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I am not sure exactly if this way will not retain the strength of cryptographic random binary string.

I have generated a random binary string say for example it is 48 bytes and then I hash it using sha384 algorithm, does this weaken the cryptographic strength?

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Your question doesn't make much sense as is. I'm not even sure what you mean by a random binary string. And neither what you use it for, or why you want to apply a hash function. –  CodesInChaos Dec 15 '11 at 15:55

2 Answers 2

Of course you loose strength, as SHA-384 isn't perfect - it should be, but nothing is. As said, without the use case it is difficult to predict how much a difference this makes. You should not loose much though.

Generally, I would consider this a pretty safe operation to perform. Many key derivation schemes use something similar to H(master key material | counter) and then cut off the unnecessary bytes at the end.

But, as CodeInChaos commented, it all depends on the use case.

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Note that newer key derivation schemes use a MAC instead of a hash. This can be a HMAC, and for most of the SHA-3 candidates, directly using the hash should not pose a problem. Earlier hashes miss some cryptographic properties compared with MAC's that make them less usable for KDFs (although I don't know any practical attacks). –  Maarten Bodewes May 7 '13 at 21:51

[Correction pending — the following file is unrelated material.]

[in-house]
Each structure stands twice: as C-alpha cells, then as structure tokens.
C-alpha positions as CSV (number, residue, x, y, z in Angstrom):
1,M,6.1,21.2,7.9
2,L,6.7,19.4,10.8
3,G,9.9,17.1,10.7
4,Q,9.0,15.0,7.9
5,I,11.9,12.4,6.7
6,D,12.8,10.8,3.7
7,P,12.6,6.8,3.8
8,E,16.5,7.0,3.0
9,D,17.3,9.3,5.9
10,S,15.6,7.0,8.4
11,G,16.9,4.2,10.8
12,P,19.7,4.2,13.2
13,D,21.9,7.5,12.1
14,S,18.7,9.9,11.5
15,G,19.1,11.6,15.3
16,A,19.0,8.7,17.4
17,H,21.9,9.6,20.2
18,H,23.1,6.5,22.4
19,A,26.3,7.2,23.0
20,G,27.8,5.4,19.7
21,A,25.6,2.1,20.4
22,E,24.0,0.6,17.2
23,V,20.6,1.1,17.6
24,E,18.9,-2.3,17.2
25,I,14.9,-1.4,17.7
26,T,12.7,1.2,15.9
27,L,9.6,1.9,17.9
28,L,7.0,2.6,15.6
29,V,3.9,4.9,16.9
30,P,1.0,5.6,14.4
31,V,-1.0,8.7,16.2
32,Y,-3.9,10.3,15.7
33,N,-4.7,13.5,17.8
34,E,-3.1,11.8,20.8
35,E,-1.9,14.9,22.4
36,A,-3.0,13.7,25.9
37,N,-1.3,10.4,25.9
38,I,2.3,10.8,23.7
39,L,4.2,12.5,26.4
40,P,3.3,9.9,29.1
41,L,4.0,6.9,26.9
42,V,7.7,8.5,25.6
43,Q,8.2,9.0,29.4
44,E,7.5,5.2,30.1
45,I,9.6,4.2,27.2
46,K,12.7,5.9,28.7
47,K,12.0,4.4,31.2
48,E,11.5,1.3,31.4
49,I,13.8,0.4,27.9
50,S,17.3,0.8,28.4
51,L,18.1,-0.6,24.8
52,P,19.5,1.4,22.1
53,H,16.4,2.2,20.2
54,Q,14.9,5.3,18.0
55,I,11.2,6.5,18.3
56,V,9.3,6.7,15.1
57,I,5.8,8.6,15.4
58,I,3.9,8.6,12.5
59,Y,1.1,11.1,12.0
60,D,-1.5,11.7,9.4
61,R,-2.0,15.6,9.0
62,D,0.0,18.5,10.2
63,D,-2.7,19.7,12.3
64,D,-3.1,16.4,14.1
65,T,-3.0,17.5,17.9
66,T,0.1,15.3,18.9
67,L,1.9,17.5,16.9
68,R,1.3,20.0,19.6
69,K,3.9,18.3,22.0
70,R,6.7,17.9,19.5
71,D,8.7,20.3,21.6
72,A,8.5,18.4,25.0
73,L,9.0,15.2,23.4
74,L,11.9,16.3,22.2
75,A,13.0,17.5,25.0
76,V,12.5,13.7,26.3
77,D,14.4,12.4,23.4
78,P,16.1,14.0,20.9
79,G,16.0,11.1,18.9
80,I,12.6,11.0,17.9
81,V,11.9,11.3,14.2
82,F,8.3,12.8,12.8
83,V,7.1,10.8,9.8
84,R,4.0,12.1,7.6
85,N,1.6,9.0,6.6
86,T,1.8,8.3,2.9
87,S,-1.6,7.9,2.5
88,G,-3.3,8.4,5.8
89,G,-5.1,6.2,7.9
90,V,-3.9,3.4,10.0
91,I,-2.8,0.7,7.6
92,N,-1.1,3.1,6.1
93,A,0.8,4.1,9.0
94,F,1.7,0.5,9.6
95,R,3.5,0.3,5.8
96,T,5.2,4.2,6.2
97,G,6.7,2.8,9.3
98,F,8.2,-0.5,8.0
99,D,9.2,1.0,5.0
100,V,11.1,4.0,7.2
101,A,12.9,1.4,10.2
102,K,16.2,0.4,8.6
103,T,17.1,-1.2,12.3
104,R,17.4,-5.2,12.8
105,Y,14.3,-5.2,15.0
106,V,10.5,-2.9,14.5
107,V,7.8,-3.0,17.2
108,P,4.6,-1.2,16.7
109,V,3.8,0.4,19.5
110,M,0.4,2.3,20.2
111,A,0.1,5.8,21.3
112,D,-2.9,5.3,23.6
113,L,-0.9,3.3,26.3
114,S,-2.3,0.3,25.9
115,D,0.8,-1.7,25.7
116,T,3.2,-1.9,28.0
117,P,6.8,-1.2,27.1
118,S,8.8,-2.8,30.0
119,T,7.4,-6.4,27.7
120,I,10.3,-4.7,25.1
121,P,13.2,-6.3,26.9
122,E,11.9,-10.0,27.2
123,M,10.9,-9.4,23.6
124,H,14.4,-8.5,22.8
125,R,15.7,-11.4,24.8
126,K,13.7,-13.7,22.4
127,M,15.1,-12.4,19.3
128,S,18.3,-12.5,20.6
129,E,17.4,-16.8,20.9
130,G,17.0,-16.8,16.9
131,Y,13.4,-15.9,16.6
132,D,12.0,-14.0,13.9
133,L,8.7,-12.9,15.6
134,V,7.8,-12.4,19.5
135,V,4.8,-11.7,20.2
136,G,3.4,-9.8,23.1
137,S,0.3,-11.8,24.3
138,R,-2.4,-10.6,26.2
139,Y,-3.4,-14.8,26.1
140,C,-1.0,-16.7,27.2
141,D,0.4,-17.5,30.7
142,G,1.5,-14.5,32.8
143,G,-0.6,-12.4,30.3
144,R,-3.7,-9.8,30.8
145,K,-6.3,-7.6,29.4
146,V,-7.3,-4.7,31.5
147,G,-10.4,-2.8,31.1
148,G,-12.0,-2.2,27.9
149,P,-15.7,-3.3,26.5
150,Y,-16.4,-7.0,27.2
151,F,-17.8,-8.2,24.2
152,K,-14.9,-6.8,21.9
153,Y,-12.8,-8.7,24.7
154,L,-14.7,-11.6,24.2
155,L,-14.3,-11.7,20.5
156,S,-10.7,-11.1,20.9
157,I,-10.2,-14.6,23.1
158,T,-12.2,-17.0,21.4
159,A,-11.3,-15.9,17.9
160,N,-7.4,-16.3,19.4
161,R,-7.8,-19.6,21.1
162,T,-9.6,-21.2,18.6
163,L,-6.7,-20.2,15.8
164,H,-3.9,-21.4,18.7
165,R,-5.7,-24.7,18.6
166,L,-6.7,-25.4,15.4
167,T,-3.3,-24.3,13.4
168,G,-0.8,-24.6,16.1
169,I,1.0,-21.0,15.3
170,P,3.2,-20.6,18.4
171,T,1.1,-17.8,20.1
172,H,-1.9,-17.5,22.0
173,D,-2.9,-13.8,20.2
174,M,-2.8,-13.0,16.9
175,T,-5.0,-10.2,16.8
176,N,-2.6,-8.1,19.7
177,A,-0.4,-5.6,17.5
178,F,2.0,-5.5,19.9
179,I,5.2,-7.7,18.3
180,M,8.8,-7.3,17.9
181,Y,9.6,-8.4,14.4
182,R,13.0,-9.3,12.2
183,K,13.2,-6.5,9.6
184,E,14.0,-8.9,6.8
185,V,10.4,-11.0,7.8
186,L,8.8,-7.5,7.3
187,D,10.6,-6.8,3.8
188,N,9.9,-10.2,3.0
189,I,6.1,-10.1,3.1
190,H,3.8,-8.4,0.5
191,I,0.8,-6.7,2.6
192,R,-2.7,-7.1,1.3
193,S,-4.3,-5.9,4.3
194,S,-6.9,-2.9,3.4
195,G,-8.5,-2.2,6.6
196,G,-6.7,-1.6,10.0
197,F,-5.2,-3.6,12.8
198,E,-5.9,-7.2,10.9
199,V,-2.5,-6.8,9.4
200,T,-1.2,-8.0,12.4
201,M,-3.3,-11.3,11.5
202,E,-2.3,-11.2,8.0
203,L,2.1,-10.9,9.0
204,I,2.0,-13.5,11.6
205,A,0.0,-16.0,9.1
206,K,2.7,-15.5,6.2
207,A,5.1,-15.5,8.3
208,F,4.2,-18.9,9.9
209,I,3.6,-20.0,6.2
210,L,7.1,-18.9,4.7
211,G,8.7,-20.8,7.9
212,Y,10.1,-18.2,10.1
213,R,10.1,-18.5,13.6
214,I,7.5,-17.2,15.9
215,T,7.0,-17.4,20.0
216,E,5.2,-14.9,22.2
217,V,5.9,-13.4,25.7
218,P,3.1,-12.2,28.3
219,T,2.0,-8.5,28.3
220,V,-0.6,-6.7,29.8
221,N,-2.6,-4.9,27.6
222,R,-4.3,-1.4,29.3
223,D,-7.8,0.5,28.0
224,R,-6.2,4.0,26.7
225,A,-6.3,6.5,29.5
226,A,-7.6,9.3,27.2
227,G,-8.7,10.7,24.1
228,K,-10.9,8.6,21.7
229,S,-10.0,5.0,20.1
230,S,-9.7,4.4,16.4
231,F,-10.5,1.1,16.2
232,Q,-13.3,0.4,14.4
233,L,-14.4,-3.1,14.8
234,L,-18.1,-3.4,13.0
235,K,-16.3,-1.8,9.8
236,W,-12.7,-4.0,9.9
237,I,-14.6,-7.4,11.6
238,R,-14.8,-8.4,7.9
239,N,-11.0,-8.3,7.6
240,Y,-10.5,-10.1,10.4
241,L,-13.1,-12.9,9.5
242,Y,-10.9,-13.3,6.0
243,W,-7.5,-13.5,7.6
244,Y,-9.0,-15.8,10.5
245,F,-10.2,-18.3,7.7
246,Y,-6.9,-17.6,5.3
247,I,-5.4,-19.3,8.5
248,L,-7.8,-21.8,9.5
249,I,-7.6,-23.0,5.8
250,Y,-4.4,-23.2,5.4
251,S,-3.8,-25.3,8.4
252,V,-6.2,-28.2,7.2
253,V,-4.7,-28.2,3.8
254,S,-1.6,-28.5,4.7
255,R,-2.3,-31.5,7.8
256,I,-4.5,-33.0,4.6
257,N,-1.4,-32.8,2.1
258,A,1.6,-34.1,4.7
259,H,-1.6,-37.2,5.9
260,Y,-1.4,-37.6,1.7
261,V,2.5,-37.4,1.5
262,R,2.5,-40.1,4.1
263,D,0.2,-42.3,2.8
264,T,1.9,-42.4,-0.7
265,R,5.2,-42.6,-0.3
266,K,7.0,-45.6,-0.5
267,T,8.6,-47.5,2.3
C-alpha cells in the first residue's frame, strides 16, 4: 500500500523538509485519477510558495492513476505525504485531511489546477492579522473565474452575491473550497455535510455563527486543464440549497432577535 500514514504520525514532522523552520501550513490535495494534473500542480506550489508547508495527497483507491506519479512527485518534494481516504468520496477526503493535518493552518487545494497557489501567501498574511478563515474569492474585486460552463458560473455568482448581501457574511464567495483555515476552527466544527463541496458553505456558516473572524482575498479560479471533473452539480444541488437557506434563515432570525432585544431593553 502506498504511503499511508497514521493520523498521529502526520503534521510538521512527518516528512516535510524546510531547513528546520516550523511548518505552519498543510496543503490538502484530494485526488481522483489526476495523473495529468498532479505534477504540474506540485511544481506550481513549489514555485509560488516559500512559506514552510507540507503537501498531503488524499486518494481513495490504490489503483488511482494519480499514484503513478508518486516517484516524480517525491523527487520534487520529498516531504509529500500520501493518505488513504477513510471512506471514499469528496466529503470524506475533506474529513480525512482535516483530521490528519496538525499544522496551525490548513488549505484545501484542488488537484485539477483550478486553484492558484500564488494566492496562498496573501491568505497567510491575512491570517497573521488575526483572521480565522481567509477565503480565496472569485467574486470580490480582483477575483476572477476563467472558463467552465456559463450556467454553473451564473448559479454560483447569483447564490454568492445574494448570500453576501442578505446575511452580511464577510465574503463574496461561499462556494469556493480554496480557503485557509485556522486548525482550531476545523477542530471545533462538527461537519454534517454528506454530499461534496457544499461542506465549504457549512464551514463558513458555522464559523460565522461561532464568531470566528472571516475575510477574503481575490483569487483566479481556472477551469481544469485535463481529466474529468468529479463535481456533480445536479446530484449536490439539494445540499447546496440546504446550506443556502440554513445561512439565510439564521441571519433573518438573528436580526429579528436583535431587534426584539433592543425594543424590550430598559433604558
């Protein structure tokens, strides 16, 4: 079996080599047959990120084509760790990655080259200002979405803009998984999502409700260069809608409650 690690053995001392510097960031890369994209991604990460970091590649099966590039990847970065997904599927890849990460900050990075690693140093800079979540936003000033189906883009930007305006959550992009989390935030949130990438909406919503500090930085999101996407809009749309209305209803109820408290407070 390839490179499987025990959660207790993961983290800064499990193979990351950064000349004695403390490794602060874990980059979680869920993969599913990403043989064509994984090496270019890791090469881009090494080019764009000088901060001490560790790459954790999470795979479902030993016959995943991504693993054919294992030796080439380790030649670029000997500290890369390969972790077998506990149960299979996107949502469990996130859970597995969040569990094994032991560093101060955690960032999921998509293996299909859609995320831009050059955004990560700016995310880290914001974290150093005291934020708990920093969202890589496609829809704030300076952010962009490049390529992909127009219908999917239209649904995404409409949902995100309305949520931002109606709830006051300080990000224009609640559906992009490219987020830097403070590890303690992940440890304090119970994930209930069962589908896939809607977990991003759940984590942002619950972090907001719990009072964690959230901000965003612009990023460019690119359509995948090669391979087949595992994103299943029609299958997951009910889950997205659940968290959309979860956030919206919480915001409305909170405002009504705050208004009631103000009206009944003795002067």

SHA-384 is essentially SHA-512+truncation. Since your input is just 384 bits long, hashing it with SHA-512 will give a result that has at most 384 bits of entropy. When now doing the truncation stage SHA-512->SHA-384, you (resp. the message digest function) may end up stripping up to 128 bits of entropy. So there is the possibility in this case to weaken it by an extra hashing step.

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I believe your statement is extremely unlikely to be true. Many security primitives and algorithms make the assumption that the entropy after hashing with a secure hash function is uniformly distributed over the output bits. –  JamesKPolk Dec 15 '11 at 23:43
Well, even then. If the 384 bits are equally distributed over the 512 bit MD, there would be 3 entropy bits for every block of 4 output bits (or simply 0.75 b/b). Removing e.g. the trailing 128 bits to go from 512->384 would then remove 128*.75=96 bits. But looking at the worst case should be done too :) –  jørgensen Dec 16 '11 at 2:07
@jørgensen It doesn't work that way. If it did, a hypothetical 1024 bit hash truncated to 384 bits would contain less entropy from the original string than a 384 bit hash un-truncated. That's not the case for an ideal secure hash function, though. –  Nick Johnson Dec 16 '11 at 3:03

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